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Figure 10.

The AUV’s fault simulator diagram.

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Since we simulated the AUV motion in the underwater environment without considering the influence of currents and waves, we did the wave maker experiment in NCKU’s ship model towing tank to observe the changes and effects on the AUV motion data for different wave heights. By experimenting with simulation, we can be closer to the state of the real ocean environment. The experiment of the AUVs affected by wave maker in NCKU’s ship model towing tank is illustrated in Figure 11.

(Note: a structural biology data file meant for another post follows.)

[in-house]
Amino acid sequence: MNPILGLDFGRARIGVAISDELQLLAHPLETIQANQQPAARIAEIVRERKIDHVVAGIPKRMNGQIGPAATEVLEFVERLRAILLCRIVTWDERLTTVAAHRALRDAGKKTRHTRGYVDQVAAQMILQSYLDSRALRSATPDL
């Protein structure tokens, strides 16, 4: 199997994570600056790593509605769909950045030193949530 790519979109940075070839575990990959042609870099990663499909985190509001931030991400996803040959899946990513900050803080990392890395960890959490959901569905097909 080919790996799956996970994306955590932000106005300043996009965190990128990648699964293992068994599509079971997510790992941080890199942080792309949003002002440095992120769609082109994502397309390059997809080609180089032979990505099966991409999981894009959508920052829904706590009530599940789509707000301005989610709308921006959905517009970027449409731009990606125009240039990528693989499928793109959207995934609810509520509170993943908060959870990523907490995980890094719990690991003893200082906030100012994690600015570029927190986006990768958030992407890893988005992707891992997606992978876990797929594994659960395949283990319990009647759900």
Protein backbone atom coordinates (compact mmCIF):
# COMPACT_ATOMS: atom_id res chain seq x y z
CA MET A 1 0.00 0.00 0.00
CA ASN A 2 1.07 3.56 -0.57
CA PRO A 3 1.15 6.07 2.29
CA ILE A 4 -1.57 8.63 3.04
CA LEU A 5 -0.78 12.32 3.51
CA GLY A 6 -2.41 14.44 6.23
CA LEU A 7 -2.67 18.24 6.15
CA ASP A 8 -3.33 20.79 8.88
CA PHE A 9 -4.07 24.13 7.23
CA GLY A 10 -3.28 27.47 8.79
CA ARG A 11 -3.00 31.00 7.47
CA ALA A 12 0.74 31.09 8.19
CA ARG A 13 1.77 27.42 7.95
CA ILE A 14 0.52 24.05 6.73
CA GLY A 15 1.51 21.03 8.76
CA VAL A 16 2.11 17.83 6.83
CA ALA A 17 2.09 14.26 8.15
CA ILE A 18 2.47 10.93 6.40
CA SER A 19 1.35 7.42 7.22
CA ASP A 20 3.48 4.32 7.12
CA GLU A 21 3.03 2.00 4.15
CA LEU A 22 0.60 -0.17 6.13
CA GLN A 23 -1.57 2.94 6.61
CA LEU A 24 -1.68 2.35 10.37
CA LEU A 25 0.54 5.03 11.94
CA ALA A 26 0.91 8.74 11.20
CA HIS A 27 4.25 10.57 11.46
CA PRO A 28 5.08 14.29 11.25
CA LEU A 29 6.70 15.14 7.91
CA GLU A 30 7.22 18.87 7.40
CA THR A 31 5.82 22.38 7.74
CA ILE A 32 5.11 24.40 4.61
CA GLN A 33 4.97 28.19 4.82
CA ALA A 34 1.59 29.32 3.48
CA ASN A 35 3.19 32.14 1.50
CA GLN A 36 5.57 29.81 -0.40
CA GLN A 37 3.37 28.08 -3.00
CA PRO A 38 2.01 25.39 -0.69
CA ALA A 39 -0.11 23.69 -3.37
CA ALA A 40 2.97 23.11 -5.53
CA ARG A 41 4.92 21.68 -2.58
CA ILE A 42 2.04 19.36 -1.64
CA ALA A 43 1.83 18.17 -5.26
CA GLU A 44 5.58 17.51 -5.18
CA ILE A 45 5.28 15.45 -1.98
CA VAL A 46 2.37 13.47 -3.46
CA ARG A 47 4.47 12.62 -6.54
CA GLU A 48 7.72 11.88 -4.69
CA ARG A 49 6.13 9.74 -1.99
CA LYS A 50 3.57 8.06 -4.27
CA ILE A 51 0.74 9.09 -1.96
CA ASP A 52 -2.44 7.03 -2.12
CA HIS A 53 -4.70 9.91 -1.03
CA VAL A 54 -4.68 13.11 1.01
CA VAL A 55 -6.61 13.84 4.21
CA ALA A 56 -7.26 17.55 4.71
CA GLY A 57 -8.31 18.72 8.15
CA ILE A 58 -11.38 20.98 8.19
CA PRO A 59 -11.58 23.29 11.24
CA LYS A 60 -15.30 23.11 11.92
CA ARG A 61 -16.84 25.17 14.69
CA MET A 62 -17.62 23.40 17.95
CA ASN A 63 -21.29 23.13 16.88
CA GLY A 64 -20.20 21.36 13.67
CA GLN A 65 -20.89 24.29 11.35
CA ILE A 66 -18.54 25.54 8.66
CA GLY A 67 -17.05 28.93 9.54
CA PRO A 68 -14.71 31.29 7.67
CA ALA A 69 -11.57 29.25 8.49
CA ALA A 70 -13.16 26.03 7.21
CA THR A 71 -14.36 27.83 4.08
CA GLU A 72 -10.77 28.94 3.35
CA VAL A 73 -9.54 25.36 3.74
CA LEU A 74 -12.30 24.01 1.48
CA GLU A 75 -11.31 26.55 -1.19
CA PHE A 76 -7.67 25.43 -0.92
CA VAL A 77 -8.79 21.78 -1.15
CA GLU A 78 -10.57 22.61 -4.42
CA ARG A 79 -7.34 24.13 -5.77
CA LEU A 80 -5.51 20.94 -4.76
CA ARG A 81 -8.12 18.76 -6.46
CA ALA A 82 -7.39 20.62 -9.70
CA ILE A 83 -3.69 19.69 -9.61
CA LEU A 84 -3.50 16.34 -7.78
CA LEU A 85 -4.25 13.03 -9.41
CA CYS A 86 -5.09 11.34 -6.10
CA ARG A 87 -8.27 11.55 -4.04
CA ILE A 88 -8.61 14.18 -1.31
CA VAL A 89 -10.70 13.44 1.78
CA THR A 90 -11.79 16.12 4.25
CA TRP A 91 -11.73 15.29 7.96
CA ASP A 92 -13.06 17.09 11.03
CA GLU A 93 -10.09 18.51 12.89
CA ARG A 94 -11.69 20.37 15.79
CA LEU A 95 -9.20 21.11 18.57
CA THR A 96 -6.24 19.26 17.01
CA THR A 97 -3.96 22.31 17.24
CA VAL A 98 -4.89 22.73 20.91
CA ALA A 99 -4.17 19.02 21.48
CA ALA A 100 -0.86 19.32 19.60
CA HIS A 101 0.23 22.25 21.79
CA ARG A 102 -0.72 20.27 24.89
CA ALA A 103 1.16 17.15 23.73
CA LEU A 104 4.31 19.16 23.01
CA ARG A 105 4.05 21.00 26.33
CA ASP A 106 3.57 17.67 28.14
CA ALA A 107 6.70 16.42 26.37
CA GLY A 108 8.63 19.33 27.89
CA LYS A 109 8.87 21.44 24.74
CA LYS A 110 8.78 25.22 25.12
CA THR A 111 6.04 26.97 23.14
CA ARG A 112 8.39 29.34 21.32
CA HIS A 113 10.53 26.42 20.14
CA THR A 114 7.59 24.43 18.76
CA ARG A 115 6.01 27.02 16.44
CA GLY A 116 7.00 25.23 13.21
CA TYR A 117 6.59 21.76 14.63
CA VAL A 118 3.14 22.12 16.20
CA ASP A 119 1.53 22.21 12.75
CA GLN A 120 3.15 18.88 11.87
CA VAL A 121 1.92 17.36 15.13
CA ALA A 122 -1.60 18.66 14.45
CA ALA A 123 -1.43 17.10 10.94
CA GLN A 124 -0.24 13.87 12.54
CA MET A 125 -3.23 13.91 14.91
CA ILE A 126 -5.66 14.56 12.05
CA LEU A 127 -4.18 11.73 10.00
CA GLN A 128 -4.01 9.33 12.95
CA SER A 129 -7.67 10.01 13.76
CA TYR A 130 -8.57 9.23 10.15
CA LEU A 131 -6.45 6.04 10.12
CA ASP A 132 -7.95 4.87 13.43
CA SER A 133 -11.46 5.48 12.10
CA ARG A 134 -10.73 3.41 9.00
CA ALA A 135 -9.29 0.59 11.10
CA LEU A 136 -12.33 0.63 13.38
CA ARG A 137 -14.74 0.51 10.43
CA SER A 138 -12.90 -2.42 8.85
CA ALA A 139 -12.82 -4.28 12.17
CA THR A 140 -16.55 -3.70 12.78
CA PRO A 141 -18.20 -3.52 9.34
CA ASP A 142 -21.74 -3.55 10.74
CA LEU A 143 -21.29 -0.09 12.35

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Figure 11.

The wave maker of the NCKU’s ship model towing tank.

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4.3. Classification results

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In this chapter, we focused on 10 conditions of AUV, which are listed in Table 1.

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\n\n\n\n\n\n\n\n\n\n\n\n\n\n\n\n\n\n\n\n\n\n\n\n\n\n\n\n\n\n\n\n\n\n\n\n\n\n\n\n\n\n\n\n\n\n\n\n\n\n\n
NumberActivity description
1Functional condition after horizontal sinking
2Malfunction after horizontal sinking
3Functional condition after vertical sinking
4Malfunction after vertical sinking
5Functional condition after ramped sinking
6Malfunction after ramped sinking
7Functional condition after turbulence
8Malfunction after turbulence
9Functional condition after collision
10Malfunction after collision

Table 1.

Activities performed in this experiment.